The UN has announced that it is on the verge of reaching agreement among member states to hold a conversation about maybe having a meeting about possibly introducing a no-fly zone over Libya.
The historic announcement comes just four weeks days into Colonel Gaddafi’s bombardment of protesters against his regime, and has led to claims that there might still be some people alive by the time any no-fly zone gets implemented.
A UN spokesperson explained, “You can’t rush these things. Diplomatic negotiations are extremely delicate, and taking four weeks to get an agreement to talk about having a meeting about something is, quite frankly, an enormous achievement.”
“I think it’s important to realise there is a process, and if you asked the people in Libya who are the ones being relentlessly bombed, I’m sure they’d agree with the approach we’re taking.”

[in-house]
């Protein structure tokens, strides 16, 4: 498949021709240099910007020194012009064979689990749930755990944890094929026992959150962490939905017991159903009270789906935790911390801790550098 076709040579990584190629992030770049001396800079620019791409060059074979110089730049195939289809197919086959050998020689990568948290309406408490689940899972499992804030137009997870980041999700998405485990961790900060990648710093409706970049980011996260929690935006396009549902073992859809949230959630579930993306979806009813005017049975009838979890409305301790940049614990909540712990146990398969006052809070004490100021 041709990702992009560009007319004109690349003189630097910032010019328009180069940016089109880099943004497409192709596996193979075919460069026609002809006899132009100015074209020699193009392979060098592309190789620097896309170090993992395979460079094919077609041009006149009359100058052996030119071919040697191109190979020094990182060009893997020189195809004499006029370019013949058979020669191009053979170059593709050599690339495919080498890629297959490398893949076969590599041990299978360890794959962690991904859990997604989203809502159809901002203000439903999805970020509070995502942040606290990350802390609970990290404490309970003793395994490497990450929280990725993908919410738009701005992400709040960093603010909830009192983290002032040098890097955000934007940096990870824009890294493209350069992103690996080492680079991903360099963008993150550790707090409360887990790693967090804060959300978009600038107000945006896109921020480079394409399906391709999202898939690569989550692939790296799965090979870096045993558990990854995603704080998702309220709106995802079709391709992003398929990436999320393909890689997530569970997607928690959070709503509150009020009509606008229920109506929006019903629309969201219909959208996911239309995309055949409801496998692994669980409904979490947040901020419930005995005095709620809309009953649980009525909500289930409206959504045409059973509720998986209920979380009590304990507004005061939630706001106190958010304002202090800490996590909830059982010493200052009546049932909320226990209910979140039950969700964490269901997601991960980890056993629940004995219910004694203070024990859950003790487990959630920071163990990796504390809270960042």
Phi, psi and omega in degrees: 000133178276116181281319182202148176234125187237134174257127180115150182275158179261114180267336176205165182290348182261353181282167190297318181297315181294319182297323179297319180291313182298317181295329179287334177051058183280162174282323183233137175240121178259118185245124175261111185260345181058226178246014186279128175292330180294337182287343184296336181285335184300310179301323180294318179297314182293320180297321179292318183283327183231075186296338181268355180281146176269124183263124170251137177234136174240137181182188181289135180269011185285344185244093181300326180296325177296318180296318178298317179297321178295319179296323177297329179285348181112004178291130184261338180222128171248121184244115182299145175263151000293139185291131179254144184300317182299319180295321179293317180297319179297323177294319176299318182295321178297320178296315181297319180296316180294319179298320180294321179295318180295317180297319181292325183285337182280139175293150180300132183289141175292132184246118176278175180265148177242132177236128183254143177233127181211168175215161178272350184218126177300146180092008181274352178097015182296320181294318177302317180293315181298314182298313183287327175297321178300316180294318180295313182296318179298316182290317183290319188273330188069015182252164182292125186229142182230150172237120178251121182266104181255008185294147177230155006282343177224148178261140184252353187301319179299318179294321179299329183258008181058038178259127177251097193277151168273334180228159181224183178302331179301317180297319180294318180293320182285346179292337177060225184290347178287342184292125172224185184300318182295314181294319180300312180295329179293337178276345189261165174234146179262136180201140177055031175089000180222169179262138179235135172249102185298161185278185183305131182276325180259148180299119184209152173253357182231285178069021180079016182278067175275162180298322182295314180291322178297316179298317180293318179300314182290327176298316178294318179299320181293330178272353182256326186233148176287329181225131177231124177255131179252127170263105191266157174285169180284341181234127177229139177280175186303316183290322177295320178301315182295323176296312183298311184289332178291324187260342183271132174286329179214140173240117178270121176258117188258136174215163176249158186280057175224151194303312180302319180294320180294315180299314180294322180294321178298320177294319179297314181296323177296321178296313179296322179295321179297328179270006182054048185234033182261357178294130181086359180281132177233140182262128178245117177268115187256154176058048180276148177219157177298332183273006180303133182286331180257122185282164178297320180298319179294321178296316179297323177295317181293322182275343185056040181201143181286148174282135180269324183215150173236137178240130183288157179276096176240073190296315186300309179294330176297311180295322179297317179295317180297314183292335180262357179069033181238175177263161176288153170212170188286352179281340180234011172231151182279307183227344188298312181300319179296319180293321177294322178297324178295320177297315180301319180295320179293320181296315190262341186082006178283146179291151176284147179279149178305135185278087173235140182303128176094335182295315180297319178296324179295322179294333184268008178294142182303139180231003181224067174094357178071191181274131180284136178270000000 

“I mean, being surrounded on all sides by a military force hell-bent on suppressing your demands for democracy is nothing compared to the minefield that is the corridors of power at the UN.”
Libyan no-fly zone
The UK has officially requested that the UN holds talks about having a meeting about enforcing a no-fly zone, with Foreign Secretary William Hague using it as an opportunity to rebuild his tattered reputation.
Hague told reporters, “I looked them straight in the eyes and I told them, I said, ‘we MUST talk about having this meeting, I absolutely insist on it!’ – and they said they’d taken the weekend to think about it and then come back to me. Maybe on Tuesday.”
“Which in the book of William Hague diplomatic interventions most definitely counts as a ‘win’.”